An illustration of the types of bad posture and good posture while sitting in a chair.
An example of posture is standing straight.
- the position or carriage of the body in standing or sitting, often, specif., with respect to the proper alignment of the back, shoulders, and head
- such a position assumed as in posing for an artist
- the way things stand; condition with respect to circumstances: the delicate posture of foreign affairs
- an attitude of mind; frame of mind
- an attitude assumed merely for effect
- an official stand or position, as that taken by a nation on a major issue
Origin of postureMiddle French from Italian postura from Classical Latin positura, a position from ponere, to place: see position
transitive verb-·tured, -·tur·ing
- a. A position of a person's body or body parts: a sitting posture; the posture of a supplicant.b. A characteristic way of bearing one's body; carriage: stooped posture.
- Zoology A position of an animal's body or body parts, especially for the purpose of communication: a dog's submissive posture.
- Relative placement or arrangement: the posture of the buildings on the land.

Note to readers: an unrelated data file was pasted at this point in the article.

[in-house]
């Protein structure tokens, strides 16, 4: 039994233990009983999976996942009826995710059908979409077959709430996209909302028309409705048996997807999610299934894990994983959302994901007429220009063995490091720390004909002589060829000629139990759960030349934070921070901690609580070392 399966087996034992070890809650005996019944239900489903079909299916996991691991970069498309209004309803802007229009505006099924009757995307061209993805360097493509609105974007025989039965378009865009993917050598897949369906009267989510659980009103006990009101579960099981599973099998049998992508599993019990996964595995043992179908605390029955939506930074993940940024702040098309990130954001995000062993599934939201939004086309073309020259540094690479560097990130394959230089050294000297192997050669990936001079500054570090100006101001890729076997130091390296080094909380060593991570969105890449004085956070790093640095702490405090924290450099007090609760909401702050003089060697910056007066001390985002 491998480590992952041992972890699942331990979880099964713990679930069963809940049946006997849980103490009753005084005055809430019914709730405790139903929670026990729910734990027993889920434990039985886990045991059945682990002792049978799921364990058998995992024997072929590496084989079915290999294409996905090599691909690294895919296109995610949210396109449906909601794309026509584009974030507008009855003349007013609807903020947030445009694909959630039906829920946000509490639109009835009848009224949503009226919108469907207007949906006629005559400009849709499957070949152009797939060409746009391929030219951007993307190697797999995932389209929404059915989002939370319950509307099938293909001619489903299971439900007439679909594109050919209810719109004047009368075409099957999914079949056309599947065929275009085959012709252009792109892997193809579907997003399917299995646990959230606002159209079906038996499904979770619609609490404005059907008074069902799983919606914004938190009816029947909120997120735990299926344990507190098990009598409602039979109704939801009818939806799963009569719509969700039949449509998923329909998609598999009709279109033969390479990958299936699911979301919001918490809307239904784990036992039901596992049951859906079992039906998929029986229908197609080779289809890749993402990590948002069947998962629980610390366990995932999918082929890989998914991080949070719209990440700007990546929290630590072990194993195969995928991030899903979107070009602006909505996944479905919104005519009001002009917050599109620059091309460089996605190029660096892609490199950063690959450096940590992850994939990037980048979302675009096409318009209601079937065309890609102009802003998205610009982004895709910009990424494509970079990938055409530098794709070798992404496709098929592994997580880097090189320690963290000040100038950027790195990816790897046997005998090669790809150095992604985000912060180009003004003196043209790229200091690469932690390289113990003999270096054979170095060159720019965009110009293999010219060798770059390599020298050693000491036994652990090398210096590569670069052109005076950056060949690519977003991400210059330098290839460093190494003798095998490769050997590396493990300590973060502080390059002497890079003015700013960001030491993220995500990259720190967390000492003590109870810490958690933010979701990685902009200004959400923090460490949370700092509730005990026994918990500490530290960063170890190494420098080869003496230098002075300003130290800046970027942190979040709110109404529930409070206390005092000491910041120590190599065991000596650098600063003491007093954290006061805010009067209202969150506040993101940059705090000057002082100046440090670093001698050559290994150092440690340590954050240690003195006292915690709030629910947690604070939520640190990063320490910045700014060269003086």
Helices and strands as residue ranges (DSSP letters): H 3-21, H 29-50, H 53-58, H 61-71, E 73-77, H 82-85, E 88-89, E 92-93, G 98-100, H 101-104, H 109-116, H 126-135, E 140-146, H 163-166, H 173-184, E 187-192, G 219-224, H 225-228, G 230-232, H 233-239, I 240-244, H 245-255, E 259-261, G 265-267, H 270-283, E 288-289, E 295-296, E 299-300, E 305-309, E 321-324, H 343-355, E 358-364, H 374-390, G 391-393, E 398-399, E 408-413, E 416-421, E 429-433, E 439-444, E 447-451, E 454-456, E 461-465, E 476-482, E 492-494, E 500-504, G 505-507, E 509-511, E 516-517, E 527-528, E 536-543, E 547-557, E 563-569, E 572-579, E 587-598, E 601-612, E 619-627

- A condition or state under certain circumstances: the nation's posture in the world economy.
- a. An attitude or way of behaving, especially when adopted to have an effect on others: assumed a posture of angry defiance.b. An approach or policy with regard to something: adjusting the government's defense posture.
verbpos·tured, pos·tur·ing, pos·tures
- To assume a certain, often exaggerated body position; pose.
- To assume a certain attitude or behave in a certain way, especially to make an impression or gain an advantage: “They postured as Southern Loyalists to win the support of ex-Confederates” ( James M. Smallwood )
- Zoology To assume a certain position of the body or of body parts, often as part of a display.
- To put into a specific posture; pose: The photographer postured the model.
- To place in a certain arrangement or condition: an army that was postured for defense.
Origin of postureFrench from Italian postura from Latin positūra position from positus past participle of pōnere to place ; see apo- in Indo-European roots.
- pos′tur·er pos′tur·ist
(third-person singular simple present postures, present participle posturing, simple past and past participle postured)
- (intransitive) to put one's body into a posture or series of postures, especially hoping that one will be noticed and admired
- If you're finished posturing in front of the mirror, can I use the bathroom now?
- (intransitive) to pretend to have an opinion or a conviction
- The politicians couldn't really care less about the issue: they're just posturing for the media.
- To place in a particular position or attitude; to pose.
- to posture oneself; to posture a model